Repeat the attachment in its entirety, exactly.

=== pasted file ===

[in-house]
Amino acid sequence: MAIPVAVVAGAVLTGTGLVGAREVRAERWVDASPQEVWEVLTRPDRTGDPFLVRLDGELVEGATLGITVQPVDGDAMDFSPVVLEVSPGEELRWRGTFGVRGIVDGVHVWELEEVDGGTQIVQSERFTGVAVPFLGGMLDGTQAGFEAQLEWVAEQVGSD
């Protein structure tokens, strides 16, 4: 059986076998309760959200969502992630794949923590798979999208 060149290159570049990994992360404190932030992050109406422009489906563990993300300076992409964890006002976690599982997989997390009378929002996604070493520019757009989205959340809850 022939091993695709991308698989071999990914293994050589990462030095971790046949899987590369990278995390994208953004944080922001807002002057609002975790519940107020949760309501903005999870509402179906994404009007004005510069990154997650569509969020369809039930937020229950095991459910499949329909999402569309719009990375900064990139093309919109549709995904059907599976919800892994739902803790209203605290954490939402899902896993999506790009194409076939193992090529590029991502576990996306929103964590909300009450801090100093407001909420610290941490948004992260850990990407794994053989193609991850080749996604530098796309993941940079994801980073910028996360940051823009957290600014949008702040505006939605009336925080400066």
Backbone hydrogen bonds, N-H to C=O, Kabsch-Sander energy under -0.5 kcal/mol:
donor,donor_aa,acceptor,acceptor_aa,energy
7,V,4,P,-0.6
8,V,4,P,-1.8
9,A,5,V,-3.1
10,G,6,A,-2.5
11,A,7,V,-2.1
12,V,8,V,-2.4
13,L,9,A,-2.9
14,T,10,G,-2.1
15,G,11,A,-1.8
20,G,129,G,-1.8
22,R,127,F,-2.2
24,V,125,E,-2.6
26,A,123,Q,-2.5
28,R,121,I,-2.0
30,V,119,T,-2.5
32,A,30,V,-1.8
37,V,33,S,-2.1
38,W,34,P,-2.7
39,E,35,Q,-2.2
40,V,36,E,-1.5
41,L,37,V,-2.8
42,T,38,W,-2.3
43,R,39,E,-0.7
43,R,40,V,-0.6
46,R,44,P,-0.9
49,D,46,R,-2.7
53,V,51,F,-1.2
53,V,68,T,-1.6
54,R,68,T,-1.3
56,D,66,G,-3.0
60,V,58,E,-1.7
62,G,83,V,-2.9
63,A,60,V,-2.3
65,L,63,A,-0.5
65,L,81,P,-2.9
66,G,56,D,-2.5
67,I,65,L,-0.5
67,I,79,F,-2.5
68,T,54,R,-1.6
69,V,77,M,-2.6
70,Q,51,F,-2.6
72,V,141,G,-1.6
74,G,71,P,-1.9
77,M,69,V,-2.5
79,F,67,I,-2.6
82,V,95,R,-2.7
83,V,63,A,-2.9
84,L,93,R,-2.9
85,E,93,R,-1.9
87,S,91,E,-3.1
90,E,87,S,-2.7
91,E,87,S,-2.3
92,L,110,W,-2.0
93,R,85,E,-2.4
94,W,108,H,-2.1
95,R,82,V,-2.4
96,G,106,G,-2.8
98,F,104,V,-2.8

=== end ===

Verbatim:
[in-house]
Amino acid sequence: MAIPVAVVAGAVLTGTGLVGAREVRAERWVDASPQEVWEVLTRPDRTGDPFLVRLDGELVEGATLGITVQPVDGDAMDFSPVVLEVSPGEELRWRGTFGVRGIVDGVHVWELEEVDGGTQIVQSERFTGVAVPFLGGMLDGTQAGFEAQLEWVAEQVGSD
């Protein structure tokens, strides 16, 4: 059986076998309760959200969502992630794949923590798979999208 060149290159570049990994992360404190932030992050109406422009489906563990993300300076992409964890006002976690599982997989997390009378929002996604070493520019757009989205959340809850 022939091993695709991308698989071999990914293994050589990462030095971790046949899987590369990278995390994208953004944080922001807002002057609002975790519940107020949760309501903005999870509402179906994404009007004005510069990154997650569509969020369809039930937020229950095991459910499949329909999402569309719009990375900064990139093309919109549709995904059907599976919800892994739902803790209203605290954490939402899902896993999506790009194409076939193992090529590029991502576990996306929103964590909300009450801090100093407001909420610290941490948004992260850990990407794994053989193609991850080749996604530098796309993941940079994801980073910028996360940051823009957290600014949008702040505006939605009336925080400066």
Backbone hydrogen bonds, N-H to C=O, Kabsch-Sander energy under -0.5 kcal/mol:
donor,donor_aa,acceptor,acceptor_aa,energy
7,V,4,P,-0.6
8,V,4,P,-1.8
9,A,5,V,-3.1
10,G,6,A,-2.5
11,A,7,V,-2.1
12,V,8,V,-2.4
13,L,9,A,-2.9
14,T,10,G,-2.1
15,G,11,A,-1.8
20,G,129,G,-1.8
22,R,127,F,-2.2
24,V,125,E,-2.6
26,A,123,Q,-2.5
28,R,121,I,-2.0
30,V,119,T,-2.5
32,A,30,V,-1.8
37,V,33,S,-2.1
38,W,34,P,-2.7
39,E,35,Q,-2.2
40,V,36,E,-1.5
41,L,37,V,-2.8
42,T,38,W,-2.3
43,R,39,E,-0.7
43,R,40,V,-0.6
46,R,44,P,-0.9
49,D,46,R,-2.7
53,V,51,F,-1.2
53,V,68,T,-1.6
54,R,68,T,-1.3
56,D,66,G,-3.0
60,V,58,E,-1.7
62,G,83,V,-2.9
63,A,60,V,-2.3
65,L,63,A,-0.5
65,L,81,P,-2.9
66,G,56,D,-2.5
67,I,65,L,-0.5
67,I,79,F,-2.5
68,T,54,R,-1.6
69,V,77,M,-2.6
70,Q,51,F,-2.6
72,V,141,G,-1.6
74,G,71,P,-1.9
77,M,69,V,-2.5
79,F,67,I,-2.6
82,V,95,R,-2.7
83,V,63,A,-2.9
84,L,93,R,-2.9
85,E,93,R,-1.9
87,S,91,E,-3.1
90,E,87,S,-2.7
91,E,87,S,-2.3
92,L,110,W,-2.0
93,R,85,E,-2.4
94,W,108,H,-2.1
95,R,82,V,-2.4
96,G,106,G,-2.8
98,F,104,V,-2.8